The objection taken that the plaintiffs failed to give security for the time payments on the contract cannot be sustained. The jury were authorized to find that the agreement to give the bank, as security for the unpaid purchase-money, was to be performed on the delivery of the cheese. The time when the payments were to be made was fixed by the contract. Before the first payment became due the defendants sold the cheese to other parties, and disabled themselves from delivering it under their contract with the plaintiffs. There had been no default on the part of the plaintiffs; and a tender of security after that time on a contract which could not be performed by the defendants was unnecessary and useless. The party who disables himself from performing his contract before default by the other party waives the performance of acts by the latter, which, except for such disability, he would be bound to perform as conditions precedent to a recovery on the contract.

The remaining question relates to the validity of the contract, in view of the fact that but two of the three committeemen, appointed by the patrons to make sales, acted in making it. It is well settled, as a general doctrine in the law of agency, that when an authority to act in a matter of a private nature is conferred by the principal upon more than one person, all must act in the execution of the power. This is the construction which the law puts upon the power following the supposed intention of the parties, and there must, ordinarily, be a joint execution of the agency. The authority may be conferred in such terms as to authorize a several execution, or an execution by a majority or other number; and in the absence of express words it may have been exercised under such circumstances as will justify the inference that the principal intended that less than the whole number might act; in which case he would be bound to those who had acted upon such inference. The general rule, that a joint execution must be had of an authority given to several, has been made to yield for the benefit of trade, and to meet supposed necessities, in contracts made by one of several joint owners of ships, and in case of sales, made by one of two factors, of goods consigned to them for sale. In this case it appeared that Bogardus had not acted, to any extent, as one of the committeemen during the year. There had been frequent sales made by Keeler and Morse before this sale without his advice or concurrence; and the money arising therefrom had, from time to time (as may be inferred from the evidence), been distributed among and received by the defendants. The plaintiffs, in July previous, made a purchase of the two acting committeemen, without any participation of Bogardus in the transaction; and the cheese embraced in the contract in this case was afterward, as the proof tends to show, sold to other parties without consultation with him. The patrons lived in the vicinity of the factory. Some of them, not on the committee, were present at times when the question of the sale of cheese was considered. The question is not without difficulty; but we are of opinion that the jury, in view of the character of the agency, the manner in which, for a long time, the authority had been exercised, the prior dealings with the plaintiffs, the receipt by the defendants from time to time of the proceeds, from sales made by Keeler and Morse alone, without dissent or objection to the contracts made, might lawfully find that the patrons had knowledge of and assented to the execution of the power of sale by a majority of the committee. It cannot be assumed, under the circumstances, that the principals were ignorant of the conduct of their agents; but the presumption is that they understood the course of the business and dealings with the common property, especially as no evidence was given on their part that they were not informed thereof. The concurrence of Keeler and Morse, two of the committeemen, in making the contract sued upon, was sufficiently shown, and the defendants were bound by it.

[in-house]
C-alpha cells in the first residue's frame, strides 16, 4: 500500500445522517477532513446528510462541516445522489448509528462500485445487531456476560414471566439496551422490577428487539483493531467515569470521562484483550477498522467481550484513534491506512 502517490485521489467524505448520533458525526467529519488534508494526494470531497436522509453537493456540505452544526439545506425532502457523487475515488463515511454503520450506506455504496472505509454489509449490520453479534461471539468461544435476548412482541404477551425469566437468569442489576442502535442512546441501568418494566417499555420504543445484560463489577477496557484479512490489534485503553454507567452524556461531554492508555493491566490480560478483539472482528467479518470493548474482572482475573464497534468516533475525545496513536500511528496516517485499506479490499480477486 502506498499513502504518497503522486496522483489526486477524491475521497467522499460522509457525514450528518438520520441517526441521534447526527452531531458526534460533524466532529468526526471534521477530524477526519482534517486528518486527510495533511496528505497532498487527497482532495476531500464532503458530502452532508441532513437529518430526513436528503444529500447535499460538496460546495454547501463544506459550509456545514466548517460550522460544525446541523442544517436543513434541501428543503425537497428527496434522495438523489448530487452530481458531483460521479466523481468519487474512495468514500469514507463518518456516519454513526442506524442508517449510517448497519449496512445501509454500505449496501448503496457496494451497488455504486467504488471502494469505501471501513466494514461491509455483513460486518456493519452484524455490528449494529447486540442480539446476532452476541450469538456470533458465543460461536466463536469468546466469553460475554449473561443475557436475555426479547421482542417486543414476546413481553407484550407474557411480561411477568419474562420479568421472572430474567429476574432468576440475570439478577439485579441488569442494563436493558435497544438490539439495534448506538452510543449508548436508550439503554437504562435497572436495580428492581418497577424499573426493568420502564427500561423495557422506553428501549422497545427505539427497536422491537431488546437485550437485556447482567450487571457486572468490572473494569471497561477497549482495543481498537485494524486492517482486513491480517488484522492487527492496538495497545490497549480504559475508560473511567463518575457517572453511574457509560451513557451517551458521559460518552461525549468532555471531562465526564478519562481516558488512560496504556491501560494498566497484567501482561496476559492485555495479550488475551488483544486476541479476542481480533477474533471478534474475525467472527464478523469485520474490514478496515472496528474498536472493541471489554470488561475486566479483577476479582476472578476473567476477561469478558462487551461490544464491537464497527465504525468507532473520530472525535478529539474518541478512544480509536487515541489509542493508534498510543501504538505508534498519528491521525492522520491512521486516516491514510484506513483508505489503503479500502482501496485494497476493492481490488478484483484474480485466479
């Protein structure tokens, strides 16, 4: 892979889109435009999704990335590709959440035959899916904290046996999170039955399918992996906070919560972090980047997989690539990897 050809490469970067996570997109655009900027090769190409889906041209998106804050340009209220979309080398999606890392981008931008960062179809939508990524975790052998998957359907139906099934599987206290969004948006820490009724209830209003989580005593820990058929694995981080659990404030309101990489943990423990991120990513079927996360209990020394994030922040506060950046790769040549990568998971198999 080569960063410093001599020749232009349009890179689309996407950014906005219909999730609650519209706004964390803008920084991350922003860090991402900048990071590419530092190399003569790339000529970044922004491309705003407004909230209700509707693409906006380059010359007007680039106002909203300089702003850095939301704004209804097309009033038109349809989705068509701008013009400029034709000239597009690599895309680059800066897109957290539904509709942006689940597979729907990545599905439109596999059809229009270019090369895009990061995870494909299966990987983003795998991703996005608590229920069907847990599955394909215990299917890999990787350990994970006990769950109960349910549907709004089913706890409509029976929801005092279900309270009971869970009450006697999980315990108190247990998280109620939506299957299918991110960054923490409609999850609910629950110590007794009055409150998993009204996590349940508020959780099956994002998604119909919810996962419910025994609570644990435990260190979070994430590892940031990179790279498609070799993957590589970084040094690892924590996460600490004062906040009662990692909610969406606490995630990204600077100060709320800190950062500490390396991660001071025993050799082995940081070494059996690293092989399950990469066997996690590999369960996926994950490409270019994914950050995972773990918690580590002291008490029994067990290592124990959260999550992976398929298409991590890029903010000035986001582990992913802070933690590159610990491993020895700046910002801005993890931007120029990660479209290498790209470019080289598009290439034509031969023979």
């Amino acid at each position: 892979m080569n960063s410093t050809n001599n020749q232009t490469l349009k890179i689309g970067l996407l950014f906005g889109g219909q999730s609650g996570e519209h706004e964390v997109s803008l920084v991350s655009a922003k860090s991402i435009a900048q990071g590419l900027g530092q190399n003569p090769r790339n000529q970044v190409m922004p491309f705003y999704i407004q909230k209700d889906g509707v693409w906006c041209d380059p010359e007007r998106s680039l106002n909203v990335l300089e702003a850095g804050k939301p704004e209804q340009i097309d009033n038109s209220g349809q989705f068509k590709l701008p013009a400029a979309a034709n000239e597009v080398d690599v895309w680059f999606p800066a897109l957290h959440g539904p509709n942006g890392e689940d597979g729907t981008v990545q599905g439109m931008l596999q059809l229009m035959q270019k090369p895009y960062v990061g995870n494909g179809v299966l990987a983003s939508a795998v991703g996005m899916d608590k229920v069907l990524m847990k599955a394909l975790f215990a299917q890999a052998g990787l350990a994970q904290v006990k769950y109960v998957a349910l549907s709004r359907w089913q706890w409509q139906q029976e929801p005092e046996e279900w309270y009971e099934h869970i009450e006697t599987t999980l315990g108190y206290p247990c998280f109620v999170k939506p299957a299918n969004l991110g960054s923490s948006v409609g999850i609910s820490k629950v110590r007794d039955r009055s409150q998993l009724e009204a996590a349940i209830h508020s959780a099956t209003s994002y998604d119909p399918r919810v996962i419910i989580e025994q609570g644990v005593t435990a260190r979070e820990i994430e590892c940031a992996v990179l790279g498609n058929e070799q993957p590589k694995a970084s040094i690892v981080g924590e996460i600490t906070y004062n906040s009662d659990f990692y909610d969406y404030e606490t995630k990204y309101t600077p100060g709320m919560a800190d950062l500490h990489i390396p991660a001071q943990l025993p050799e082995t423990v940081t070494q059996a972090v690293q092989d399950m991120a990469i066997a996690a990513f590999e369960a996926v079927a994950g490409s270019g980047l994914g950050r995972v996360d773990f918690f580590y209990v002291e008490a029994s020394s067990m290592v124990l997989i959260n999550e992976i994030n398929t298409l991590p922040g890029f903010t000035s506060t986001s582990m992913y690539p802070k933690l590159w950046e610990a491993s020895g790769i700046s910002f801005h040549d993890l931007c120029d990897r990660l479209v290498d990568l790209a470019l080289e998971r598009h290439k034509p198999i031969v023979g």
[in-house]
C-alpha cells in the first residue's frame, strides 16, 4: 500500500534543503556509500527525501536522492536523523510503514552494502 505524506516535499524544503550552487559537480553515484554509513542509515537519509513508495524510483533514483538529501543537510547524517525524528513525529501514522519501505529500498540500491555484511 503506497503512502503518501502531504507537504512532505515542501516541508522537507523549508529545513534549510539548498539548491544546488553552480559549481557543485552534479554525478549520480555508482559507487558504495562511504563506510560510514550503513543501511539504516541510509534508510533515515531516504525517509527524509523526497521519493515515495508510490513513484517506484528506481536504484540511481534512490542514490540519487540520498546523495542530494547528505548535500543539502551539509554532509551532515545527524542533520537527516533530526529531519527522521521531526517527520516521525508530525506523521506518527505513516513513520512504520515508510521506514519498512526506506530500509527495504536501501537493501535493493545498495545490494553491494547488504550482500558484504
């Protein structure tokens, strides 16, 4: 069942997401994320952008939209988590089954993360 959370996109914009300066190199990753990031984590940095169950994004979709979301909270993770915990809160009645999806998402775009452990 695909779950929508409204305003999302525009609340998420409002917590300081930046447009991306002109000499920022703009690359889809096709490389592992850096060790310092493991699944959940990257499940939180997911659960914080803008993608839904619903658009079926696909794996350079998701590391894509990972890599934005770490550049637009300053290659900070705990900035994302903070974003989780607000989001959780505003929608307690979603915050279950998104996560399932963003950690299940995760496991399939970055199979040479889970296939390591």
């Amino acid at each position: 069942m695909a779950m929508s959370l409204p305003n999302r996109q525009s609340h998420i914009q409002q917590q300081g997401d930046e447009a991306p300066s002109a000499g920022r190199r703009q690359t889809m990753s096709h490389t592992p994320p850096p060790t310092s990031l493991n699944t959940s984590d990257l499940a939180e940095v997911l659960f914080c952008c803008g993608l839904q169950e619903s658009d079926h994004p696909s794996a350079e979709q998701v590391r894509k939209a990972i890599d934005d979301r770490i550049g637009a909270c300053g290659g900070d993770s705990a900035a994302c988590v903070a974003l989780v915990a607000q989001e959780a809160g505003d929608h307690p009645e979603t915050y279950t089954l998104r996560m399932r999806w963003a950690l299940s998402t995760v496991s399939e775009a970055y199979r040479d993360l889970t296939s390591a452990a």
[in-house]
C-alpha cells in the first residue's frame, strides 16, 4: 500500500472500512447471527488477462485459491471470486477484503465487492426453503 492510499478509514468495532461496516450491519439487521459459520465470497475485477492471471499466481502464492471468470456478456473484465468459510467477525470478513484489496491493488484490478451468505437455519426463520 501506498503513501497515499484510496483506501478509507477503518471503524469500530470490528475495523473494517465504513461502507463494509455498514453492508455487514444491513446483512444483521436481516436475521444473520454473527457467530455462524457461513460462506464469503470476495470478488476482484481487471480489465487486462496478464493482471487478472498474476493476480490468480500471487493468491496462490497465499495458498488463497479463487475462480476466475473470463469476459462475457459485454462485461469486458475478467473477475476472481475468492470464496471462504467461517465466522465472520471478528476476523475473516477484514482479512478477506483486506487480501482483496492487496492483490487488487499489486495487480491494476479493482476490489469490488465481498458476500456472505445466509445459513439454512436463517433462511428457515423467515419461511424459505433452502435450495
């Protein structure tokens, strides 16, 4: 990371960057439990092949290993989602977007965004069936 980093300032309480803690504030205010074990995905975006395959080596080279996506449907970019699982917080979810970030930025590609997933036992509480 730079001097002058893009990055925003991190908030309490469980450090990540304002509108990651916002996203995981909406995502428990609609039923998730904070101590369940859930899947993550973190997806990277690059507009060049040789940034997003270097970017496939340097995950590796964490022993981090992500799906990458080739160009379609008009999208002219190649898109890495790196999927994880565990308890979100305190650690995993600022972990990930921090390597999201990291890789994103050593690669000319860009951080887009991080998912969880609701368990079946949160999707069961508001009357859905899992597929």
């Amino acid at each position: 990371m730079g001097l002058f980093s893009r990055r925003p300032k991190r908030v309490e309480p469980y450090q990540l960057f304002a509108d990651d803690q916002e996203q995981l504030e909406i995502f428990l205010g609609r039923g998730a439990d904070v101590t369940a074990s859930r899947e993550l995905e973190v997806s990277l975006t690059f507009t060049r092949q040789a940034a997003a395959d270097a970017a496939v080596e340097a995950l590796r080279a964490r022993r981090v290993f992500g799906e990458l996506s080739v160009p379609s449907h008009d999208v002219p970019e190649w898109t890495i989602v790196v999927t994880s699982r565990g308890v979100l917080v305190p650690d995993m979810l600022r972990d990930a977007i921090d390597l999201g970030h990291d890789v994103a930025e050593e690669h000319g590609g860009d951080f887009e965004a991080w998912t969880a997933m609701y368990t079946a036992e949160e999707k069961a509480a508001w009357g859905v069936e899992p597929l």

These considerations lead to an affirmance of the judgment, and the following authorities bear upon the propositions stated in this opinion: Outwater v. Dodge, 6 Wend., 397; Sprague v. Blake, 20 id., 63; Lawrence v. Taylor, 5 Hill, 107; Allis v. Reed, 45 N.Y., 142; Bunge v. Koop, 48 id., 228; Norman v. Phillips, 14 M. W., 277; Caines v. Smith, 15 id., 189; Godfrey v. Saunders, 3 Wils., 73; French v. Price, 24 Pick., 13; Broom's Legal Maxims, 216.

Judgment affirmed, with costs.

All concur.

Judgment affirmed

Summaries of

Hawley v. Keeler

Court of Appeals of the State of New York
Jun 3, 1873
53 N.Y. 114 (N.Y. 1873)
Case details for

Hawley v. Keeler

Case Details

Full title:THOMAS R. HAWLEY et al., Respondents, v . NELSON KEELER et al., Appellants

Court:Court of Appeals of the State of New York

Date published: Jun 3, 1873


53 N.Y. 114 (N.Y. 1873)